I’m talking with my colleagues Fleur Soper and Kate Wheeler about Archiving the Arts, our strategic programme to engage with archives of the arts sector. If you’re not familiar with the programme outline, we blogged about it in its very early days. Today’s blog is a chance to catch up with what Archiving the Arts has become now that it’s fully up and running.
How is Archiving the Arts going?
Fleur: Really well. It’s changing as the project develops. We started very much looking for where ‘the stuff’ is, but it’s become much more about finding where people are and helping them get to the next level, both in terms of caring for their archive material, and in terms of engaging with it.
Kate: Yes. People have got in touch because they need help – they know what they have is interesting, but they also know they need some support to care for it. Sometimes people are quite embarrassed to talk to us, or show us the current conditions: ‘It’s just a roomful of stuff!’ But that’s a situation where we really can support them. And if we don’t know what the issues are, it’s much harder to help.
Tell me about some of the challenges
Kate: Digital is interesting… We know it’s a big challenge to preserve digital records within many organisations. Though the recently recovered Andy Warhol digital art has shown what’s possible.
But another challenge is archiving performance and experience, as opposed to static art. A video of an installation might well not capture the full sensory experience. But if you can keep the records of how an installation was designed, commissioned, built and delivered, with comments from visitors as well, you can perhaps get closer to a sense of what that experience was like.
What has changed as the project developed?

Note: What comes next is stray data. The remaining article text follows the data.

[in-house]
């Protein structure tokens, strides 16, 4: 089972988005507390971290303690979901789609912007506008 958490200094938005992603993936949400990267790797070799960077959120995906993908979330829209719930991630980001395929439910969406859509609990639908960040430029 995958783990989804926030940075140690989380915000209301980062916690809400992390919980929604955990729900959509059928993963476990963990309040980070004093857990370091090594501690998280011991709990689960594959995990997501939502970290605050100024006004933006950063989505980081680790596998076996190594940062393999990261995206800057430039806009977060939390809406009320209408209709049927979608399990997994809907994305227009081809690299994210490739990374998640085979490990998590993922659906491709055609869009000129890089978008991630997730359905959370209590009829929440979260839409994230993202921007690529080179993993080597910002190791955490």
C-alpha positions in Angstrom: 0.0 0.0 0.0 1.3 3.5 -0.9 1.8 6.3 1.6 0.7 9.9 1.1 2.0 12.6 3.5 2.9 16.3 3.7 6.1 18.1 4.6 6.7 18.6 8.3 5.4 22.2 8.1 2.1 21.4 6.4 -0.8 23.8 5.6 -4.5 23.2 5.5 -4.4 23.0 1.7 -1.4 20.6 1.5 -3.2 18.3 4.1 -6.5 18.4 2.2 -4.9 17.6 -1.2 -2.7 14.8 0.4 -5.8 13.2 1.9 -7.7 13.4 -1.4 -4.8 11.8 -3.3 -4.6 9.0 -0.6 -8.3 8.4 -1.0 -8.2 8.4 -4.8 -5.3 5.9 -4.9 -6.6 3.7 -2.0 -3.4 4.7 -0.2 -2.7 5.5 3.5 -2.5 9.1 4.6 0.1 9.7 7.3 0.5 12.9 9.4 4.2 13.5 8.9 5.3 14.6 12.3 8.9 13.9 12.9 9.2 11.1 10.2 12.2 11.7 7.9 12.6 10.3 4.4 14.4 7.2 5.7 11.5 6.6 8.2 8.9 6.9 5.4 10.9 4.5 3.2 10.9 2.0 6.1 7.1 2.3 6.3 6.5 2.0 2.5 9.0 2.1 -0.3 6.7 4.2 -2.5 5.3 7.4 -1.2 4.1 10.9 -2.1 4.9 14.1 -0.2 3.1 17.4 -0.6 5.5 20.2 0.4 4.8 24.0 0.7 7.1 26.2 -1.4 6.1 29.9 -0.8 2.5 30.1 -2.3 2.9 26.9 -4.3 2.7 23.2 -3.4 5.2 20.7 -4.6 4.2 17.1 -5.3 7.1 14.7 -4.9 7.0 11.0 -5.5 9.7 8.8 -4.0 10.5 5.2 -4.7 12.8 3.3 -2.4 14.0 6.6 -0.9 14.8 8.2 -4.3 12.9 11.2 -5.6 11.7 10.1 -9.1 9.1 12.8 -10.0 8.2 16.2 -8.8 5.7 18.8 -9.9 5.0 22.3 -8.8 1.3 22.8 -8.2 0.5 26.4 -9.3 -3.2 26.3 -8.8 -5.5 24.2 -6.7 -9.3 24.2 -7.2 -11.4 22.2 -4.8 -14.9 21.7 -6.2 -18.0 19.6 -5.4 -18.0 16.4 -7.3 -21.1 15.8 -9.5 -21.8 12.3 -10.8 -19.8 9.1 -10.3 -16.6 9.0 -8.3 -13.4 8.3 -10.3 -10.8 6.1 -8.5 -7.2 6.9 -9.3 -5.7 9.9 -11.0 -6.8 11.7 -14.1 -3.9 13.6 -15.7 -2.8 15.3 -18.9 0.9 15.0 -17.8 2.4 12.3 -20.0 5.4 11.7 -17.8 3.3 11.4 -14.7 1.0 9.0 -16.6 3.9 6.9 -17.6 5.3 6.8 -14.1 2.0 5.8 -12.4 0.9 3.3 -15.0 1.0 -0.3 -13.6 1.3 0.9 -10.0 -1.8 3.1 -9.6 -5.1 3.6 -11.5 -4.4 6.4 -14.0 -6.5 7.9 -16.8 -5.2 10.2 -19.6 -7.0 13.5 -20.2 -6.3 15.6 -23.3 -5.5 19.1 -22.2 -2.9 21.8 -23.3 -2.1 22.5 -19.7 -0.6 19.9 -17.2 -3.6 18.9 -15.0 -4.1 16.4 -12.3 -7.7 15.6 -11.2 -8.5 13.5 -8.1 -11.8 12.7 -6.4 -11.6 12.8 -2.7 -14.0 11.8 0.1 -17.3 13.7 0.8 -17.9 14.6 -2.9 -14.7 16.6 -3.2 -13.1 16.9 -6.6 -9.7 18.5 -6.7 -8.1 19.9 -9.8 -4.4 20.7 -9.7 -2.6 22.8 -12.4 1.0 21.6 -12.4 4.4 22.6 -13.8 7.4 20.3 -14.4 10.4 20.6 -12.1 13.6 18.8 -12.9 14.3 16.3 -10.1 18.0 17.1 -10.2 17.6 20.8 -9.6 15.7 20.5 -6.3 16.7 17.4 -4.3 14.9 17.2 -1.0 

Fleur: We’re focusing much more on workshops than we expected. They’ve been really valuable in helping people to understand that it’s all right not to be perfect! But also a great opportunity to bring together a mix of arts organisations of a ‘certain age’, so likely to have archive holdings, with archivists, arts practitioners and case studies showing what the potential of the records is.
Kate: It’s great to showcase the potential of archives as creative inspiration, because archives are so much more likely to be preserved when people are actively using them and valuing the unique sense of heritage they bring to an organisation. Archiving the Arts has to be about connecting arts practitioners with their archives, and not only about locating and preserving material.
Is there anything that has been worrying about the project?
Kate: We’ve found that in a number of places there used to be professional care for the archives but in the current financial climate that hasn’t been possible to retain. So the archives are in good shape up to about 2008-09, but records are now not being collected and there’s much less access than there was. That’s a worry for the future.